There have been a lot of films trying to recapture the feel of the old VHS era horror films, but none has been more explicit about it than Jackson Stuart’s debut film Beyond the Gates. Not only does it involve a missing and presumed dead proprietor of a video store, it revolves around one of those hybrid VHS board games that were briefly popular during the video boom. It’s as much about VHS horror as it is a recreation of it.
Estranged brothers Gordon (Graham Skipper) and John (Chase Williamson) are brought back together after the disappearance and presumed death of their father. While boxing up the contents of his once thriving video store they come across Beyond the Gates, a game he was apparently playing before he disappeared. Curious, the brothers along with Gordon’s girlfriend Margot (Brea Grant) decide to play it. In truly creepy fashion it seems the game’s hostess Evelyn (Barbara Crampton) is speaking directly to them about their missing father. When the game’s events start having a fatal effect on those around them it’s obvious she’s playing for keeps.
Beyond the Gates is, first and foremost, a fun film and secondly a nostalgic one and that matters. This would have been a good film no matter what the cursed item was, the retro elements just enhance the fun, it isn’t the main source of the fun something to many of these films gets wrong. They rely on the nostalgia element to carry the film with everything else secondary hoping it will save a sub-par product. By crafting a story with good interplay between the characters, interesting plot points and some wonderfully splattery effects Stuart and co-writer Stephen Scarlata have made sure the film can stand on it’s own and appeal to those who don’t have nostalgia for the VHS era.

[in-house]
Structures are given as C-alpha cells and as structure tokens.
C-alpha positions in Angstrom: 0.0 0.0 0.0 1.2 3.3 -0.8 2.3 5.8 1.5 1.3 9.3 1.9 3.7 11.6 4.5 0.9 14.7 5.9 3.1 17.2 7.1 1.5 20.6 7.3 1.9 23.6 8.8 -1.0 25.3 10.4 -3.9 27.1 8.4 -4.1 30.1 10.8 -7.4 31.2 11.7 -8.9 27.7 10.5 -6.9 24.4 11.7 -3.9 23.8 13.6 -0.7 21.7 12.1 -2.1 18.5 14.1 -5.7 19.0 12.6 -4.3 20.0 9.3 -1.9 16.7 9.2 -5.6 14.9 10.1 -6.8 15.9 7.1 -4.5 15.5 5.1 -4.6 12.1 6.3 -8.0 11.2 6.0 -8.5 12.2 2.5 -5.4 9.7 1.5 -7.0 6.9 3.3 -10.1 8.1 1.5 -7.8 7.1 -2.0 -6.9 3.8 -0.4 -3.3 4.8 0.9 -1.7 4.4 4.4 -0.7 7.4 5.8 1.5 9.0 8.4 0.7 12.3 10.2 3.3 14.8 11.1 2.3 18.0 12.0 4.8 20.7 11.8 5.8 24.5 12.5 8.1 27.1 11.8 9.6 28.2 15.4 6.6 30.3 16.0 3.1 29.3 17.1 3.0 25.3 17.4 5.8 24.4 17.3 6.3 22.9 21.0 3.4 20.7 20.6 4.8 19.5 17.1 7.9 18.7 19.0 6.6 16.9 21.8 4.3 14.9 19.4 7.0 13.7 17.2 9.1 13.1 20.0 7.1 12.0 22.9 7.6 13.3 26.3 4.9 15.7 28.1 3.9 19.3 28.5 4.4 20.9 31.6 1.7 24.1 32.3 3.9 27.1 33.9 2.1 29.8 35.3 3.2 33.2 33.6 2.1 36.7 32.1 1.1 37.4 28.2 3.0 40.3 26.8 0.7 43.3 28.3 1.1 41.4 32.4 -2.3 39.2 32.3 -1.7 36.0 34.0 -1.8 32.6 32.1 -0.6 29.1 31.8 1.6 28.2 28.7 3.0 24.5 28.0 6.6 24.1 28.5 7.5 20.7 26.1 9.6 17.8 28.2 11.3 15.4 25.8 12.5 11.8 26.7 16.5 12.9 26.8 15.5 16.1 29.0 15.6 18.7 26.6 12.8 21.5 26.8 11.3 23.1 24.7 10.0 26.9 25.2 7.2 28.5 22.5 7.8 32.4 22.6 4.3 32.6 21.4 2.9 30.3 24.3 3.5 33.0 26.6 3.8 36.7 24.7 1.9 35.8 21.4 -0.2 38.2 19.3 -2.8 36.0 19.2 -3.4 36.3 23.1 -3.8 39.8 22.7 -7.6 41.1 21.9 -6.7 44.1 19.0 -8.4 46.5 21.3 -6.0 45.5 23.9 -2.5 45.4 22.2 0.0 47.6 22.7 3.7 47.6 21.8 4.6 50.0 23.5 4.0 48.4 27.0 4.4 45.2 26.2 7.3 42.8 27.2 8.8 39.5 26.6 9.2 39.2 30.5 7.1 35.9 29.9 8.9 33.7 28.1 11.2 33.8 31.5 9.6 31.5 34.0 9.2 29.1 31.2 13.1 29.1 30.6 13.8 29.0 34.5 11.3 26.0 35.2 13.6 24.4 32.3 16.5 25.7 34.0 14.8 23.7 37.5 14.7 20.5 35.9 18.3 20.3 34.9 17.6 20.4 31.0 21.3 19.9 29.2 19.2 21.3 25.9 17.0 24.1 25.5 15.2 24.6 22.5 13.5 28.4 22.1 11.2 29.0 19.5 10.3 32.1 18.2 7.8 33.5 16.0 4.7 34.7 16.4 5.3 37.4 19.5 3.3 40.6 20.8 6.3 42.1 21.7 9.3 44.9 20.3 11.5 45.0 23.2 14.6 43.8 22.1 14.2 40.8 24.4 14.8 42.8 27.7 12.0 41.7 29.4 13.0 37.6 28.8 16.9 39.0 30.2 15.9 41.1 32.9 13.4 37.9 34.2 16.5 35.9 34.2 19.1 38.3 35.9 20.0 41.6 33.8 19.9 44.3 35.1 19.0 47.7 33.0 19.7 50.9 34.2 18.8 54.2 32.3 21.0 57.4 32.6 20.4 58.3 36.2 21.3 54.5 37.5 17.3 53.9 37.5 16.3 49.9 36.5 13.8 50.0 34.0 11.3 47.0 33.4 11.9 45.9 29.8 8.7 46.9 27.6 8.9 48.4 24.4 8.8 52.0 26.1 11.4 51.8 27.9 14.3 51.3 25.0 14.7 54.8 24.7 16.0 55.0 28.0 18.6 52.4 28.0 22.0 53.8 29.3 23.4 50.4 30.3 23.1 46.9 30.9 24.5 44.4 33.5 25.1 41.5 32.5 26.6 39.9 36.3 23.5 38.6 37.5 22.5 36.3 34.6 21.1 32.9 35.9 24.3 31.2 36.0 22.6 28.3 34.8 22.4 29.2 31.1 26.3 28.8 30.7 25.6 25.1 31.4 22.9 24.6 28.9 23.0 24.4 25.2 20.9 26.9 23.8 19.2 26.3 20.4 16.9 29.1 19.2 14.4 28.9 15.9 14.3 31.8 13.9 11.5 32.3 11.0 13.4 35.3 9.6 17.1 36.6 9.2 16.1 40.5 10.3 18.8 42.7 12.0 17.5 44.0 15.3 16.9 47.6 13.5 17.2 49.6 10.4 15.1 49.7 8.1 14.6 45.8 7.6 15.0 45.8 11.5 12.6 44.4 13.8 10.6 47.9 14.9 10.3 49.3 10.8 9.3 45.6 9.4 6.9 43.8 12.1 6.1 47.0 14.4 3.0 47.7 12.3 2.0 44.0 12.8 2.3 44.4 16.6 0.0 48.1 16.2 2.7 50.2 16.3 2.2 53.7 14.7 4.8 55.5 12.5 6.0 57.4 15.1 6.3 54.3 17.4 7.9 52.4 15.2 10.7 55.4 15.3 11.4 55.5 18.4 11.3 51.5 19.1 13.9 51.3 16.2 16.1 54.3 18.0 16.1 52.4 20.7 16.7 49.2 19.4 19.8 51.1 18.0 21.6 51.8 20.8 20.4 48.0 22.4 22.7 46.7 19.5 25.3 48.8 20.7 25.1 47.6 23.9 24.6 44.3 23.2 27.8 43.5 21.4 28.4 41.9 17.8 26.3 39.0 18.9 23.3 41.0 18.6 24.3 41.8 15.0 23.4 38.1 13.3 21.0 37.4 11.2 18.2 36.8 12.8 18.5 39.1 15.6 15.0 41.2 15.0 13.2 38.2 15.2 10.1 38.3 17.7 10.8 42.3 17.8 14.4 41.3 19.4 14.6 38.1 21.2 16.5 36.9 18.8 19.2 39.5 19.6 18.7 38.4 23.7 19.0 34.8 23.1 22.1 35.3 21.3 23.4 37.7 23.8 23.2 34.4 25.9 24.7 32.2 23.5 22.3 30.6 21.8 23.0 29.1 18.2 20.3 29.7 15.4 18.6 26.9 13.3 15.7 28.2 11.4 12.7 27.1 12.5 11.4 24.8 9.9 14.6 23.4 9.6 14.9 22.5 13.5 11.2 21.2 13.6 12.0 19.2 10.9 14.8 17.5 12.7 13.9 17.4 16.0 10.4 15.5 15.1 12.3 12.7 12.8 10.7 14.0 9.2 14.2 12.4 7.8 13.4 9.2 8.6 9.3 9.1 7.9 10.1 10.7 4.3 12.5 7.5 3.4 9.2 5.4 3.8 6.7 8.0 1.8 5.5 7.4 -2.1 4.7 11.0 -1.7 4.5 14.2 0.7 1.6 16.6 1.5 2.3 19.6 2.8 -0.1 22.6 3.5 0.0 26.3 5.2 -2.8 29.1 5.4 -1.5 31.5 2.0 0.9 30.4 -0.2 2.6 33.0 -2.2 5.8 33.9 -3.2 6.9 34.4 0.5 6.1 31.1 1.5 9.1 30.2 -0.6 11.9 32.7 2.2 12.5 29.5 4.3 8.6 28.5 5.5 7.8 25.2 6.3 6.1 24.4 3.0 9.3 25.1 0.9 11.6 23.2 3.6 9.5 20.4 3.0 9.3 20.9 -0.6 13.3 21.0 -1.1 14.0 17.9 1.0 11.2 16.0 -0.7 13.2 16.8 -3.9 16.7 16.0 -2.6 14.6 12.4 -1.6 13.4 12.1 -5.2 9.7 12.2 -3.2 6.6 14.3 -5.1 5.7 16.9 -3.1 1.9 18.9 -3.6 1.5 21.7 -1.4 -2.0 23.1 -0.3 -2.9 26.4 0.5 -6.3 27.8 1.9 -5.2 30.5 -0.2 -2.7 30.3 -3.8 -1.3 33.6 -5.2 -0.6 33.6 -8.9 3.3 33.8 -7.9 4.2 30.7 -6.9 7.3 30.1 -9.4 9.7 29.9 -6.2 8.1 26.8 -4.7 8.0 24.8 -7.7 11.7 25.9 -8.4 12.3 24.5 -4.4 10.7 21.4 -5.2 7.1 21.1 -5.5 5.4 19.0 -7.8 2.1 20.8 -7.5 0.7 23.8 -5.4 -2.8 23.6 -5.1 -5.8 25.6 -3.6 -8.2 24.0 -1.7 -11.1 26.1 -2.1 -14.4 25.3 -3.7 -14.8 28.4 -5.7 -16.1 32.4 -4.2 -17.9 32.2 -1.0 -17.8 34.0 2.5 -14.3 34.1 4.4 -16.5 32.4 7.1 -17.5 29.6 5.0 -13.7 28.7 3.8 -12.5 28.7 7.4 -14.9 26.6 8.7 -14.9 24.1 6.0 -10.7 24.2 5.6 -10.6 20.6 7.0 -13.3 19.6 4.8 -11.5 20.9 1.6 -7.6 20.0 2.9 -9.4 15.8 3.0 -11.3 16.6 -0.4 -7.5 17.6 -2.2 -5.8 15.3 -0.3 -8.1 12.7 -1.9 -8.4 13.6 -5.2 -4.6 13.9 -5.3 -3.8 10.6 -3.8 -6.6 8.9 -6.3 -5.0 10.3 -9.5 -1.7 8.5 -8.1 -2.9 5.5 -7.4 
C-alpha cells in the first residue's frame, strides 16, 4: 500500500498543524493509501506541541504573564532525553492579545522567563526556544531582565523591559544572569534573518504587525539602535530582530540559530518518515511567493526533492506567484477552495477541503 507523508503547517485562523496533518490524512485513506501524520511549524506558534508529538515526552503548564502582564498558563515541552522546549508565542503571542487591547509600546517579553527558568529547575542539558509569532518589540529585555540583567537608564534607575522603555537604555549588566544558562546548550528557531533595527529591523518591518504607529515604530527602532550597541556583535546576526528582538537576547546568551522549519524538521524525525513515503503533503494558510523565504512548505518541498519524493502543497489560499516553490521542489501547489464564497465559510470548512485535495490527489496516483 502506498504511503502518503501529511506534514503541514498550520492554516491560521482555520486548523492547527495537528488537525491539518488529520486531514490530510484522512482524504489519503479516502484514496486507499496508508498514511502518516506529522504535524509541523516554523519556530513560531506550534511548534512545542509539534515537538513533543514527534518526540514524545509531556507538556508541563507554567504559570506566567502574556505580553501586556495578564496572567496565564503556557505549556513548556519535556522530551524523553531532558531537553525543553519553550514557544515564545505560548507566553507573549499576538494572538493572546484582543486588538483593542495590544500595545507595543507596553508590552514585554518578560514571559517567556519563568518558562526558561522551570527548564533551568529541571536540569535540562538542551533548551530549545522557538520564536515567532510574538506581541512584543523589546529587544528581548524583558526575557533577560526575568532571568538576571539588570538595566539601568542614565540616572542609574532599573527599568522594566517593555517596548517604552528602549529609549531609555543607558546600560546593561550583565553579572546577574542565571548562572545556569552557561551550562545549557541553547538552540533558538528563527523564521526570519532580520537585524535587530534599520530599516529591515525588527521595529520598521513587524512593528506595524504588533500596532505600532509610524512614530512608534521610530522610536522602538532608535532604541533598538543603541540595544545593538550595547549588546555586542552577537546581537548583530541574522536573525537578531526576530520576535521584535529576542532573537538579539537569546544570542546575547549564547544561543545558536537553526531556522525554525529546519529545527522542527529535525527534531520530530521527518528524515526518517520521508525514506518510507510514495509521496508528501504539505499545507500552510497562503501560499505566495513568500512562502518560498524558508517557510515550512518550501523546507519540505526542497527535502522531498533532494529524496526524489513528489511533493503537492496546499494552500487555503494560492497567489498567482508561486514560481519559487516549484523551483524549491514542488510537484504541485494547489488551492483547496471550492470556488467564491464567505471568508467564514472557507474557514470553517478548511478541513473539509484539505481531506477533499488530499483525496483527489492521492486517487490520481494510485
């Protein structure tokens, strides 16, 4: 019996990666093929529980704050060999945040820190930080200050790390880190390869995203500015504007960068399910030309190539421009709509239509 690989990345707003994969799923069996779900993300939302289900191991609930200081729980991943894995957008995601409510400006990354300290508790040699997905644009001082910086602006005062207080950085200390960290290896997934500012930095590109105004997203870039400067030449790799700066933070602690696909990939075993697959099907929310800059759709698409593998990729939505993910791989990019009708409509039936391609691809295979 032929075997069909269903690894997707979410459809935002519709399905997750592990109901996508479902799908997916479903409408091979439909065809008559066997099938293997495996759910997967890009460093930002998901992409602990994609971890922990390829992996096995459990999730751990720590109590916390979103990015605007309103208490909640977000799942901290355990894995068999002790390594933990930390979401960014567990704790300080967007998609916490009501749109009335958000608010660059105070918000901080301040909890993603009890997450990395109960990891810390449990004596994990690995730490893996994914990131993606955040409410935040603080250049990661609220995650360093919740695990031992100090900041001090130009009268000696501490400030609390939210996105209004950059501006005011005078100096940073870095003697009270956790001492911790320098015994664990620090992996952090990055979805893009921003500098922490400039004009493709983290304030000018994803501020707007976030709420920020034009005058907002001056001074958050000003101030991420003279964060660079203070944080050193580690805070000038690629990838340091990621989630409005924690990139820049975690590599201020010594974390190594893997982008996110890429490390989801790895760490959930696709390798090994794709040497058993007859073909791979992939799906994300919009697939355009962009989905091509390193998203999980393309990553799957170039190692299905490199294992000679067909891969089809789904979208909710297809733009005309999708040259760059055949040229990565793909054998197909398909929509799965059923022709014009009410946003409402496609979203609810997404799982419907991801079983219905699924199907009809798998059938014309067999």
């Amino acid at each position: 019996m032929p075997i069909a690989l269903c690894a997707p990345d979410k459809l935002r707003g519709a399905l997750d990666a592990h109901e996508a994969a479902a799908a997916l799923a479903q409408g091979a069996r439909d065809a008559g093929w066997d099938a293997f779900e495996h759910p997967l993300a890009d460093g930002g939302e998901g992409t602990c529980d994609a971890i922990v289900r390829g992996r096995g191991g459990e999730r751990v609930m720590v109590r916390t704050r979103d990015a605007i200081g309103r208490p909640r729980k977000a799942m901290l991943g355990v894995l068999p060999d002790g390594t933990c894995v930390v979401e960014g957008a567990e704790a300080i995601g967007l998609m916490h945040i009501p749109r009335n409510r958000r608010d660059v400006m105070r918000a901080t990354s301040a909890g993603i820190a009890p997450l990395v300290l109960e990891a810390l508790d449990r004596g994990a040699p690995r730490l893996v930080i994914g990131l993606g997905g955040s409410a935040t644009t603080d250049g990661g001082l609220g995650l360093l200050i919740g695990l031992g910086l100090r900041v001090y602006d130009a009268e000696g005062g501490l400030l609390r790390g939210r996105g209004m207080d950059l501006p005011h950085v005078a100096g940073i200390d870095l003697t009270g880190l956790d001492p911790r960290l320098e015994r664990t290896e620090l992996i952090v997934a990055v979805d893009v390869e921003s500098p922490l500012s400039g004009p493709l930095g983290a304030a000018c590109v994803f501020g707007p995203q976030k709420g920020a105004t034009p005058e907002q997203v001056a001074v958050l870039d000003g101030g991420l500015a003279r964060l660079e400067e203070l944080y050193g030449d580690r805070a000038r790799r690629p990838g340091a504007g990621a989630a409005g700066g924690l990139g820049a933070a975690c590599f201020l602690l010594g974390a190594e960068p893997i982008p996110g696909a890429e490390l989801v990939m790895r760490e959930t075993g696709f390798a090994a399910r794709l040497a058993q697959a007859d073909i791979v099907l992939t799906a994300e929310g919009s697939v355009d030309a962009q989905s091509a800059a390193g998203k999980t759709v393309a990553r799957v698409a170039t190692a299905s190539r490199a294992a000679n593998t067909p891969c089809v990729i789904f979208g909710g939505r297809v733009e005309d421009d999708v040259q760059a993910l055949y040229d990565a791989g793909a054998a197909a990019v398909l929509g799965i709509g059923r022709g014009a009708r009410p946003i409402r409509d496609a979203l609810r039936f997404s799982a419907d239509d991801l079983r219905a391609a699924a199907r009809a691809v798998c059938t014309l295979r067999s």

During it’s festival run Beyond the Gates was frequently tagged as a horror version of the Robin Williams film Jumanji, ( I don’t want to even think about the remake starring The Rock), and that is a fairly apt description in tone as well as in plot. This isn’t the most intense horror film you’ll see all year but it is a fun roller coaster ride of thrills and jump scares
An enjoyable film that had me recalling the days of video rental stores, and many of the straight to video films I rented from them. While you can’t get this one at the store you can get it on streaming and VOD via IFC Midnight.